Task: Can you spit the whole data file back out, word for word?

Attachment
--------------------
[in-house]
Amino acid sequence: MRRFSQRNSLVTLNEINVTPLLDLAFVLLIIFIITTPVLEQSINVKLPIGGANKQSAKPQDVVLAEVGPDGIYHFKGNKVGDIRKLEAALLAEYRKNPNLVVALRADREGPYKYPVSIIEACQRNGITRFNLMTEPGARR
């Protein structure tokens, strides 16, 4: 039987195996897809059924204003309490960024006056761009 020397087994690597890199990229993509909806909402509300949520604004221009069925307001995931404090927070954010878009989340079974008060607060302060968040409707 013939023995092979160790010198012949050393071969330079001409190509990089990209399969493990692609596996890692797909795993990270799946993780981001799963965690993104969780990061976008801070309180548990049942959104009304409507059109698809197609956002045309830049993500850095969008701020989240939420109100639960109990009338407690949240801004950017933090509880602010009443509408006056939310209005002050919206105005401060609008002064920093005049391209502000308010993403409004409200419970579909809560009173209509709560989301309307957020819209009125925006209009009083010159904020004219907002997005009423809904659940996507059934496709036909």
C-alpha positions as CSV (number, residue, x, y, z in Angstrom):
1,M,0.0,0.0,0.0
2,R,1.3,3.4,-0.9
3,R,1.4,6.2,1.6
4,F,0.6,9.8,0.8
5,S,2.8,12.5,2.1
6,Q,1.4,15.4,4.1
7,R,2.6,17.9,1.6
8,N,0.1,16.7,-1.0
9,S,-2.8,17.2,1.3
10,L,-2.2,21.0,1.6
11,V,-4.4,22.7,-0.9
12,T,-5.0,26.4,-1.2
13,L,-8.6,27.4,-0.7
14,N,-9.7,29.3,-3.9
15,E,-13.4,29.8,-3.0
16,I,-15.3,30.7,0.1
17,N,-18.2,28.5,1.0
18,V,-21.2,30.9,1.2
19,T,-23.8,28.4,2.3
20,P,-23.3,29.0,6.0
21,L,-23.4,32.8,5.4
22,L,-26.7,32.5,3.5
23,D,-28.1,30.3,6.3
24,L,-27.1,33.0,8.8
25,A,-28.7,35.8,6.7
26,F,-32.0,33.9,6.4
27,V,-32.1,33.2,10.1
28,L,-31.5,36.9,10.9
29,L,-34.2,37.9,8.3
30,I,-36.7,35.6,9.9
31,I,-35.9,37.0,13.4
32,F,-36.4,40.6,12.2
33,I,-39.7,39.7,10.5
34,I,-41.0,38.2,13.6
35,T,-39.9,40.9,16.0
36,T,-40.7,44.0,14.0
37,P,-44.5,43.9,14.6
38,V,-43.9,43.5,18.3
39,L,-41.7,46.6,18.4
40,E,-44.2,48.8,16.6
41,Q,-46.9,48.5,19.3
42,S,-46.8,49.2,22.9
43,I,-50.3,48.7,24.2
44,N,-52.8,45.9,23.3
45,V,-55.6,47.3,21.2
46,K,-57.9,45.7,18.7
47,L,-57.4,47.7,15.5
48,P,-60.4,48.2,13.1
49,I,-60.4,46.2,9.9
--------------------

[in-house]
Amino acid sequence: MRRFSQRNSLVTLNEINVTPLLDLAFVLLIIFIITTPVLEQSINVKLPIGGANKQSAKPQDVVLAEVGPDGIYHFKGNKVGDIRKLEAALLAEYRKNPNLVVALRADREGPYKYPVSIIEACQRNGITRFNLMTEPGARR
């Protein structure tokens, strides 16, 4: 039987195996897809059924204003309490960024006056761009 020397087994690597890199990229993509909806909402509300949520604004221009069925307001995931404090927070954010878009989340079974008060607060302060968040409707 013939023995092979160790010198012949050393071969330079001409190509990089990209399969493990692609596996890692797909795993990270799946993780981001799963965690993104969780990061976008801070309180548990049942959104009304409507059109698809197609956002045309830049993500850095969008701020989240939420109100639960109990009338407690949240801004950017933090509880602010009443509408006056939310209005002050919206105005401060609008002064920093005049391209502000308010993403409004409200419970579909809560009173209509709560989301309307957020819209009125925006209009009083010159904020004219907002997005009423809904659940996507059934496709036909």
C-alpha positions as CSV (number, residue, x, y, z in Angstrom):
1,M,0.0,0.0,0.0
2,R,1.3,3.4,-0.9
3,R,1.4,6.2,1.6
4,F,0.6,9.8,0.8
5,S,2.8,12.5,2.1
6,Q,1.4,15.4,4.1
7,R,2.6,17.9,1.6
8,N,0.1,16.7,-1.0
9,S,-2.8,17.2,1.3
10,L,-2.2,21.0,1.6
11,V,-4.4,22.7,-0.9
12,T,-5.0,26.4,-1.2
13,L,-8.6,27.4,-0.7
14,N,-9.7,29.3,-3.9
15,E,-13.4,29.8,-3.0
16,I,-15.3,30.7,0.1
17,N,-18.2,28.5,1.0
18,V,-21.2,30.9,1.2
19,T,-23.8,28.4,2.3
20,P,-23.3,29.0,6.0
21,L,-23.4,32.8,5.4
22,L,-26.7,32.5,3.5
23,D,-28.1,30.3,6.3
24,L,-27.1,33.0,8.8
25,A,-28.7,35.8,6.7
26,F,-32.0,33.9,6.4
27,V,-32.1,33.2,10.1
28,L,-31.5,36.9,10.9
29,L,-34.2,37.9,8.3
30,I,-36.7,35.6,9.9
31,I,-35.9,37.0,13.4
32,F,-36.4,40.6,12.2
33,I,-39.7,39.7,10.5
34,I,-41.0,38.2,13.6
35,T,-39.9,40.9,16.0
36,T,-40.7,44.0,14.0
37,P,-44.5,43.9,14.6
38,V,-43.9,43.5,18.3
39,L,-41.7,46.6,18.4
40,E,-44.2,48.8,16.6
41,Q,-46.9,48.5,19.3
42,S,-46.8,49.2,22.9
43,I,-50.3,48.7,24.2
44,N,-52.8,45.9,23.3
45,V,-55.6,47.3,21.2
46,K,-57.9,45.7,18.7
47,L,-57.4,47.7,15.5
48,P,-60.4,48.2,13.1
49,I,-60.4,46.2,9.9